This Smart Borders policy will be an automated IT system and record the traveler’s information, such as biometric data, dates and places of entry and exit, and any refusals of entry. Once implemented, it will be a reliable source of information on border crossings, prevent identity fraud scams, and control migration movements. Manual stamps will no longer be issued.
What is the European Travel Information Authorization System?
Mirroring other initiatives already put into place by other countries, like the United States’ Electronic System for Travel Authorization (ESTA), the EU plans to introduce the European Travel Information Authorization System (ETIAS).
As the name indicates, it is an authorization document third-country travelers will need to obtain before traveling into any of the Schengen states. Like the EES, this Smart Borders policy includes all nationals exempt from a Schengen visa and short-stay visa holders.
Completing the required forms and registering for the ETIAS will be a fully online process and will cost a symbolic amount of €7. Once in hand, the ETIAS will be valid for 3 years, or until the applicant’s passport expires, whichever comes first. However, having the ETIAS document will not necessarily guarantee entry into the Schengen states, since each country has the right to refuse entry.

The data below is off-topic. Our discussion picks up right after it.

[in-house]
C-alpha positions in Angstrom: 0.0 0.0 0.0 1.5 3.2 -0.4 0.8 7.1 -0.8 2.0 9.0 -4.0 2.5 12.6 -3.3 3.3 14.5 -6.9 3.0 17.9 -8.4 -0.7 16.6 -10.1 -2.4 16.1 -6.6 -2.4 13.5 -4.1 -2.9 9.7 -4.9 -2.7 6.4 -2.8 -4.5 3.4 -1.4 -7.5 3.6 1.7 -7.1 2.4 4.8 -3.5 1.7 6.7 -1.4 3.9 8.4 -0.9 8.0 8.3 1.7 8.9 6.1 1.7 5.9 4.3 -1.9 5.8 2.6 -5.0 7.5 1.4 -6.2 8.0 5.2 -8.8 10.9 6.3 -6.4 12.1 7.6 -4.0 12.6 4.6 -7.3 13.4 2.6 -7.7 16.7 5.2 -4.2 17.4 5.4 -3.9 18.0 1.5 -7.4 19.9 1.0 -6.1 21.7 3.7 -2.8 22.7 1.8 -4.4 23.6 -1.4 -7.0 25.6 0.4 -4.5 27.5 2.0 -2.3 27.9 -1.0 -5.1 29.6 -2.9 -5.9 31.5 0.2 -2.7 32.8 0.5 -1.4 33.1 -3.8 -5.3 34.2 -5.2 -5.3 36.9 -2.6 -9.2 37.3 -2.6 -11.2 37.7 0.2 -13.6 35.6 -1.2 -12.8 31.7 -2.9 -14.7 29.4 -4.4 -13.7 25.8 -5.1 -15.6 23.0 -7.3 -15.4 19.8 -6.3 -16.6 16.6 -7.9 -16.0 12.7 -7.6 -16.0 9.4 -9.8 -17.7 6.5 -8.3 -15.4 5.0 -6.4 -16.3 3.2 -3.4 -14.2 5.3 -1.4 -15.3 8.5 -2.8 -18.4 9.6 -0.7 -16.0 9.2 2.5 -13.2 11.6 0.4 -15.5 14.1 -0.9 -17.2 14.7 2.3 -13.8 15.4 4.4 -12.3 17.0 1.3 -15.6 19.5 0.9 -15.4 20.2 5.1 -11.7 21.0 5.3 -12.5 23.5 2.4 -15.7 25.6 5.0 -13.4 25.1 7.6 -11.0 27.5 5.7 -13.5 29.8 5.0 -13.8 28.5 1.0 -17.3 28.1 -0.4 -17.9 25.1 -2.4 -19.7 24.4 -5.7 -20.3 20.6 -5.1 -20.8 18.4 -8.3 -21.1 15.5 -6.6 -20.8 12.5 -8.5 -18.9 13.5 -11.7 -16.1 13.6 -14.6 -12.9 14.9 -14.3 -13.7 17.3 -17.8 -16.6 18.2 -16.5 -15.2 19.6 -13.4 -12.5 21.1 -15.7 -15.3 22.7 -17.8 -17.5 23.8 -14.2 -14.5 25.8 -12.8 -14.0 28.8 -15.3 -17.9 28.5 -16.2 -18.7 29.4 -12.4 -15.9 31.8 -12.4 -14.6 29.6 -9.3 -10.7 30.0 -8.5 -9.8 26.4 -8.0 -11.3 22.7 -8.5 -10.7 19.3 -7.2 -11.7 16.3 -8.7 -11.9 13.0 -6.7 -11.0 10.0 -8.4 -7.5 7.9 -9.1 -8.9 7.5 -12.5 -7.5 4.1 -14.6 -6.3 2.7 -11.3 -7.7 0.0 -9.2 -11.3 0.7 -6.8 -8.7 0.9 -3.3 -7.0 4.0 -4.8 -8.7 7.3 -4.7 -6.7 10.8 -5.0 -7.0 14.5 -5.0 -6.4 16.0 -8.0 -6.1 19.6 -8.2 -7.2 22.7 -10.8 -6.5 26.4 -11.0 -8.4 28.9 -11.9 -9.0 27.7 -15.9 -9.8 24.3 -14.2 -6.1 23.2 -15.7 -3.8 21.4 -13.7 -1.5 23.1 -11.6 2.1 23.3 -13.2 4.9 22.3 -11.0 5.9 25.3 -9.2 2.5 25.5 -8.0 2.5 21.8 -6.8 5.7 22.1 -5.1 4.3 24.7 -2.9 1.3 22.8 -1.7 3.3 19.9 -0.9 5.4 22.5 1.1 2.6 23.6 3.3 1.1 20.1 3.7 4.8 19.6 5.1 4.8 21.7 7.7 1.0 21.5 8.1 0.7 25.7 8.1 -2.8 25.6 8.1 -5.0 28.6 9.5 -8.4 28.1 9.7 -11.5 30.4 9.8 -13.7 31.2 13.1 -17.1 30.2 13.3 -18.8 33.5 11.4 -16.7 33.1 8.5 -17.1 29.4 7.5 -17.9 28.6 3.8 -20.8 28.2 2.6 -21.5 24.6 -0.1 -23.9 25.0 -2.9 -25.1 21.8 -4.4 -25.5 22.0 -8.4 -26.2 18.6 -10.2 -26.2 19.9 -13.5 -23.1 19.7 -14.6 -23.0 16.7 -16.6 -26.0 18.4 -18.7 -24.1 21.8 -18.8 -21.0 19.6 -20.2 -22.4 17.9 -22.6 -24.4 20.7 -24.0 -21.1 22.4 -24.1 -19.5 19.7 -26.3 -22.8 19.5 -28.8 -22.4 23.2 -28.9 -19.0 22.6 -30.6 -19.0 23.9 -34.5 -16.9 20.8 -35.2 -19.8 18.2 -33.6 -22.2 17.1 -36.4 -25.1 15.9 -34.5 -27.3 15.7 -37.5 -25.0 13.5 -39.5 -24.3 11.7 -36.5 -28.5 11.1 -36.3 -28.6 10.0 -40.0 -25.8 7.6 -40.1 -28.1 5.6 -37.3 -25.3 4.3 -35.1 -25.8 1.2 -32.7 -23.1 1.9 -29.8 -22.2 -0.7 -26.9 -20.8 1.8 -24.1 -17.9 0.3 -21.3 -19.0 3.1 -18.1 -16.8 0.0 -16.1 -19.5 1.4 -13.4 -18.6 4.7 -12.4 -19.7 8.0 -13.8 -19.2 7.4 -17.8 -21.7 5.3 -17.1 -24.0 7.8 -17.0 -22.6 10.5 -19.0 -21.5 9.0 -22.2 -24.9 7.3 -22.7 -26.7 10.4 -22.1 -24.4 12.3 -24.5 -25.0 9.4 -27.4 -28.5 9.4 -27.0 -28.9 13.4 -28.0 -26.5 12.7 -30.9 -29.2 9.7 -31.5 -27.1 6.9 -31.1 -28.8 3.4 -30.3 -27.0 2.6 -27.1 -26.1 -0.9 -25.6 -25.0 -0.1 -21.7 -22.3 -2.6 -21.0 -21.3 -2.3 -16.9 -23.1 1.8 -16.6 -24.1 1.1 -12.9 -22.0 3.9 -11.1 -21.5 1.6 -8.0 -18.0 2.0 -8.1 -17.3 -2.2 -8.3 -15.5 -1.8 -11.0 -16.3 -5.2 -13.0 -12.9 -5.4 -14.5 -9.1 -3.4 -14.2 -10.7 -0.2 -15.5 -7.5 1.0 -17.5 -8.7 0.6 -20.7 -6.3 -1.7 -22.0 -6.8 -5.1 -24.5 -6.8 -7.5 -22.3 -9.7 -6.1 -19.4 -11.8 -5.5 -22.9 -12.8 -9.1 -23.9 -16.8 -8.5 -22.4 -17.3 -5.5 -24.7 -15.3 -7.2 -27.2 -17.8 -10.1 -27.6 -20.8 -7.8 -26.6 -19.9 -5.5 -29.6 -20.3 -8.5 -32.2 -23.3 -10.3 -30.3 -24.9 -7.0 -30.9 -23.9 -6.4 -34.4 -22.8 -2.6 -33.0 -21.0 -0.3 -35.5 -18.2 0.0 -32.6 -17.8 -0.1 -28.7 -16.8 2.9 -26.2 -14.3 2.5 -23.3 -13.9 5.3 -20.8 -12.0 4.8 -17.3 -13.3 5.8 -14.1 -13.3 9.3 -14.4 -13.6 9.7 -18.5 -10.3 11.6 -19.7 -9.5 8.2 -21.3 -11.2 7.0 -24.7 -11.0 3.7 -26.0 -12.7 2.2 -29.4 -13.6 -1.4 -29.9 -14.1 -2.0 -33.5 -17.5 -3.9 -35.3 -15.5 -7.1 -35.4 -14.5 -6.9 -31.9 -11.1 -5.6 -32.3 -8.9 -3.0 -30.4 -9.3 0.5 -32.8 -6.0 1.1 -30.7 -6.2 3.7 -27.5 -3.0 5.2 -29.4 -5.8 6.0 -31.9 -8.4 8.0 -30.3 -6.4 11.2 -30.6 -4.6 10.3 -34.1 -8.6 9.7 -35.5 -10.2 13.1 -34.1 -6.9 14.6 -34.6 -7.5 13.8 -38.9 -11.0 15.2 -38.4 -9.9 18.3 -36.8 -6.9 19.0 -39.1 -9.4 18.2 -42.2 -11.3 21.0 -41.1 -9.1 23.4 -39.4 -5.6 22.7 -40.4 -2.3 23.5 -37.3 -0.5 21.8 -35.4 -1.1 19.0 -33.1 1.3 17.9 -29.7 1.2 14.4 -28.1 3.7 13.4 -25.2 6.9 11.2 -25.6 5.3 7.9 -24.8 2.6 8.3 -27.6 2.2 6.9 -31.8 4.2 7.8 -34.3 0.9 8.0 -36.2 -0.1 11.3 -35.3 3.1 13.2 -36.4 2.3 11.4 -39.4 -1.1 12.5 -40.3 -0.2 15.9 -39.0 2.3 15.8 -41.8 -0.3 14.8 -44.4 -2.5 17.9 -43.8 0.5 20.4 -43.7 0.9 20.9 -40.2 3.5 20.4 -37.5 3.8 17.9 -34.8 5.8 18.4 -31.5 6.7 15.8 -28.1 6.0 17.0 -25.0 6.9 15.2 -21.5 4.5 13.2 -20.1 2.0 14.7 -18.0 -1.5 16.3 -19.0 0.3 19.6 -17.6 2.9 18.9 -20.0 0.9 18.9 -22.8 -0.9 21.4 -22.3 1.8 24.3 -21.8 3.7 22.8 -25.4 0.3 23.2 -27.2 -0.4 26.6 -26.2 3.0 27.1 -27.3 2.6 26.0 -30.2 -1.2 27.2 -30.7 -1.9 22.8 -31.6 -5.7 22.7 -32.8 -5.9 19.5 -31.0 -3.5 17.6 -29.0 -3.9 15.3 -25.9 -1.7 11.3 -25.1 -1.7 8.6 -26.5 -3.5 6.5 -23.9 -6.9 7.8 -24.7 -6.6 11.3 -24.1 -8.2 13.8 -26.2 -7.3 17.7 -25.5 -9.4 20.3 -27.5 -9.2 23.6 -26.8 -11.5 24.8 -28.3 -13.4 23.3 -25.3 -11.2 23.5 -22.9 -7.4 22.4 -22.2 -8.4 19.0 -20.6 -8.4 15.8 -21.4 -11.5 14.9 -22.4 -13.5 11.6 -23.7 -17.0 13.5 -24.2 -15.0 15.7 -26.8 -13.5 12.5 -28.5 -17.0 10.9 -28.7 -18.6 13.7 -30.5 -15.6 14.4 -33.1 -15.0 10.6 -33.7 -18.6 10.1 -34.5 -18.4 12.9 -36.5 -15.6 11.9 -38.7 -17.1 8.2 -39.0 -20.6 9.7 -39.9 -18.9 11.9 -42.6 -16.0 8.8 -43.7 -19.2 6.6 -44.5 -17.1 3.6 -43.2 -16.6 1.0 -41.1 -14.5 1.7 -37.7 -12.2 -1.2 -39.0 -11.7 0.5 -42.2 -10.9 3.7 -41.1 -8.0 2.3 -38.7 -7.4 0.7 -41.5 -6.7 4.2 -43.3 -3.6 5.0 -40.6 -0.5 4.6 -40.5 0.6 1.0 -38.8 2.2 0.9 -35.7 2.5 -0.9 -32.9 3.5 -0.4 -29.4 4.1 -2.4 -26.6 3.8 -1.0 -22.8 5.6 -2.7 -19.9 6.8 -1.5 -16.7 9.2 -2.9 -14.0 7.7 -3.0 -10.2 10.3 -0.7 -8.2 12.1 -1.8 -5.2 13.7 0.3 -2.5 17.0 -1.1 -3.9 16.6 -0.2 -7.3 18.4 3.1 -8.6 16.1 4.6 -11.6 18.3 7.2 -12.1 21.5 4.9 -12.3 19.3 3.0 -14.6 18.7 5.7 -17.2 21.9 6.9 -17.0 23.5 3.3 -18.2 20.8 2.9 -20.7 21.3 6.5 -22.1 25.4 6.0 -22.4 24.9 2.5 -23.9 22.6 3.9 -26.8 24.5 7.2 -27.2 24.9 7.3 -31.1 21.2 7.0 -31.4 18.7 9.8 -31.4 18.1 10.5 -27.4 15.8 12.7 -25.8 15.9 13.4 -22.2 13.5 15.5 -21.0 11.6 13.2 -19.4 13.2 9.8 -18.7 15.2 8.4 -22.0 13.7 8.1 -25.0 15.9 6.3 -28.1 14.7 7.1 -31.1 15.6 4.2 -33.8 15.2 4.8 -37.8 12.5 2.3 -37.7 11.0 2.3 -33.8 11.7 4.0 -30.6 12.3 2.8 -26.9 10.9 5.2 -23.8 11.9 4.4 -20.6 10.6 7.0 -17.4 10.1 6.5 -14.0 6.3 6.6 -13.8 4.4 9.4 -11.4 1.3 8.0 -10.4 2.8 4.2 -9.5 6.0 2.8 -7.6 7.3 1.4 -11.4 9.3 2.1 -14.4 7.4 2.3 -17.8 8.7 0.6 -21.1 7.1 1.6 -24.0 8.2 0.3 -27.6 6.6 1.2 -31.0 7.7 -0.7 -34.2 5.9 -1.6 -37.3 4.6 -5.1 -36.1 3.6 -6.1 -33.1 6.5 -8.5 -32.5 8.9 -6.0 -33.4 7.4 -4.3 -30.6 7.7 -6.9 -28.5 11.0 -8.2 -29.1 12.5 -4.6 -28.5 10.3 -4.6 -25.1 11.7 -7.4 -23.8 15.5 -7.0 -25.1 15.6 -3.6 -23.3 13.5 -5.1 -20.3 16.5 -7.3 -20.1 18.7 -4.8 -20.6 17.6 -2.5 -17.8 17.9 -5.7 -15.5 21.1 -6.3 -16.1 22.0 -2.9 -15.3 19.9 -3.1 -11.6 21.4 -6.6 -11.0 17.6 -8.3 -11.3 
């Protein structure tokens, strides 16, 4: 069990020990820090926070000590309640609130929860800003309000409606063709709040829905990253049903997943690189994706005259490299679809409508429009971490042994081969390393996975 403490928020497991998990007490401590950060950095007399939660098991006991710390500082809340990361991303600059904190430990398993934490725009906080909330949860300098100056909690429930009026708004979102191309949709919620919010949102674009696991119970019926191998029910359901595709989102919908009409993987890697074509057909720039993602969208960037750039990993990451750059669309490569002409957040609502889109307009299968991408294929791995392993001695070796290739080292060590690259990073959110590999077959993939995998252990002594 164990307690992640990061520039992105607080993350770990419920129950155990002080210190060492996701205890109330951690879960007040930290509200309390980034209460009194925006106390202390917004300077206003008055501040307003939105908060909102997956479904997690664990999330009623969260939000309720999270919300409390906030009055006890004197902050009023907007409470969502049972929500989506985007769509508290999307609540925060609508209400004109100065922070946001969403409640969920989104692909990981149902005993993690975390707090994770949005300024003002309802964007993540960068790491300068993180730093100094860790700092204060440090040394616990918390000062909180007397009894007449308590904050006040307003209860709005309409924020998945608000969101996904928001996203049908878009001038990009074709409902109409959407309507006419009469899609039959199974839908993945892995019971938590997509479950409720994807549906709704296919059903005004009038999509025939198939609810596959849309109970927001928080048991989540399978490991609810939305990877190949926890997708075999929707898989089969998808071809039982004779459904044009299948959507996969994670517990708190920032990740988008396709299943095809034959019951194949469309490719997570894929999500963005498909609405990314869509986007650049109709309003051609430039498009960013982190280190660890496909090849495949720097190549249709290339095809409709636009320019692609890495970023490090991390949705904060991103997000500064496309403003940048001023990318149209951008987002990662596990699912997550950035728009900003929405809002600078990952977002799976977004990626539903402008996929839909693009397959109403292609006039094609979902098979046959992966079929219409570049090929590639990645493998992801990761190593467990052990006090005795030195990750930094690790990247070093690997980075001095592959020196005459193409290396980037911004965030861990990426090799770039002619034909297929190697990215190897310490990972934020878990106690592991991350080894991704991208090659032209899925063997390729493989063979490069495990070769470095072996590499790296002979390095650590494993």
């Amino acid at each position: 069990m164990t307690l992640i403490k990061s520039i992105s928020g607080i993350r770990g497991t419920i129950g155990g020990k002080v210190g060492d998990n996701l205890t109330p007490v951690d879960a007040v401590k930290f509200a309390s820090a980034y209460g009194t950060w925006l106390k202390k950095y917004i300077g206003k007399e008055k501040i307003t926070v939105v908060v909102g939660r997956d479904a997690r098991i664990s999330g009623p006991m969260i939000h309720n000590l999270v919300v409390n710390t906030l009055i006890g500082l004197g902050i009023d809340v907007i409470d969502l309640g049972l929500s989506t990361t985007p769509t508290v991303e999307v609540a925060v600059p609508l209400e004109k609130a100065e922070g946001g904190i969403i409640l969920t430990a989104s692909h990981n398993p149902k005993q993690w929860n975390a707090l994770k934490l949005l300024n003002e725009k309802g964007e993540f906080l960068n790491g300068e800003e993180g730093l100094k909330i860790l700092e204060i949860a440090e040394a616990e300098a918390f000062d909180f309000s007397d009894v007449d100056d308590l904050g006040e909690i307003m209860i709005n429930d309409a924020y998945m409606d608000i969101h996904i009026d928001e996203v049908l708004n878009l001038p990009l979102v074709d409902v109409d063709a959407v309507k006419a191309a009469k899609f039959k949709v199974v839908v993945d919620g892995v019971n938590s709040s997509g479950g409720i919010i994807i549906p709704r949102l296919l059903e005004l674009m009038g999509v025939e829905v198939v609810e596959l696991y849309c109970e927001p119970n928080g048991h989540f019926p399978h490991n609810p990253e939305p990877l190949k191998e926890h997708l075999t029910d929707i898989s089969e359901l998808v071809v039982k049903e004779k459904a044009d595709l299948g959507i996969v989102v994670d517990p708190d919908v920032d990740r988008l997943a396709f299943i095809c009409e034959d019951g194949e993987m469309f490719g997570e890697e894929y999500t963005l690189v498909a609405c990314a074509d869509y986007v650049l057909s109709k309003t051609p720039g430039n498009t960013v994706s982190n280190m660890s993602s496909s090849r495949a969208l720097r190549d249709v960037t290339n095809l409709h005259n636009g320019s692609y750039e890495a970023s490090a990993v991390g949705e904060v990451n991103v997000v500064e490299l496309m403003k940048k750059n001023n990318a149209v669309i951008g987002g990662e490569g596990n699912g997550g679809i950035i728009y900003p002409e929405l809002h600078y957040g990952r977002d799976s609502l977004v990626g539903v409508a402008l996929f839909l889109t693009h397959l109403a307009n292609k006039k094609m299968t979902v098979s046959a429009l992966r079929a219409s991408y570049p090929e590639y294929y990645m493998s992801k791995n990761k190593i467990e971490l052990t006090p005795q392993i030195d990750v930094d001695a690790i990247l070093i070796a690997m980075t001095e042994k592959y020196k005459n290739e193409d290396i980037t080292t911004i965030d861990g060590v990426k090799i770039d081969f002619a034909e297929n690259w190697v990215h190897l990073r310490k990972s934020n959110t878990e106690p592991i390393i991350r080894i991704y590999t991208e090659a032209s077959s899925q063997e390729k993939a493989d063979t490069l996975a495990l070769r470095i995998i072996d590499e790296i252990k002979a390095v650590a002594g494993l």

What does this mean for third-country travelers?
As the EU prepares to tighten border and migration movement control, travelers from Australia, Canada, China, Hong Kong, Israel, India, South Africa, the United Arab Emirates, the United Kingdom, and the United States of American can expect toughened entry requirements to the Schengen Zone.
While the EU is trying to paint the Smart Borders policies in a positive light, claiming the new measures will facilitate the process of entering the Schengen Zone, the reality might prove different. For one, the implementation has already been delayed numerous times, which is never a good sign. Drafted back in 2017 and 2018, the Smart Borders kept on being delayed successively, including twice in 2023, to install proper equipment and give not only airports sufficient time to prepare for the changes, but also other land and maritime border crossing posts.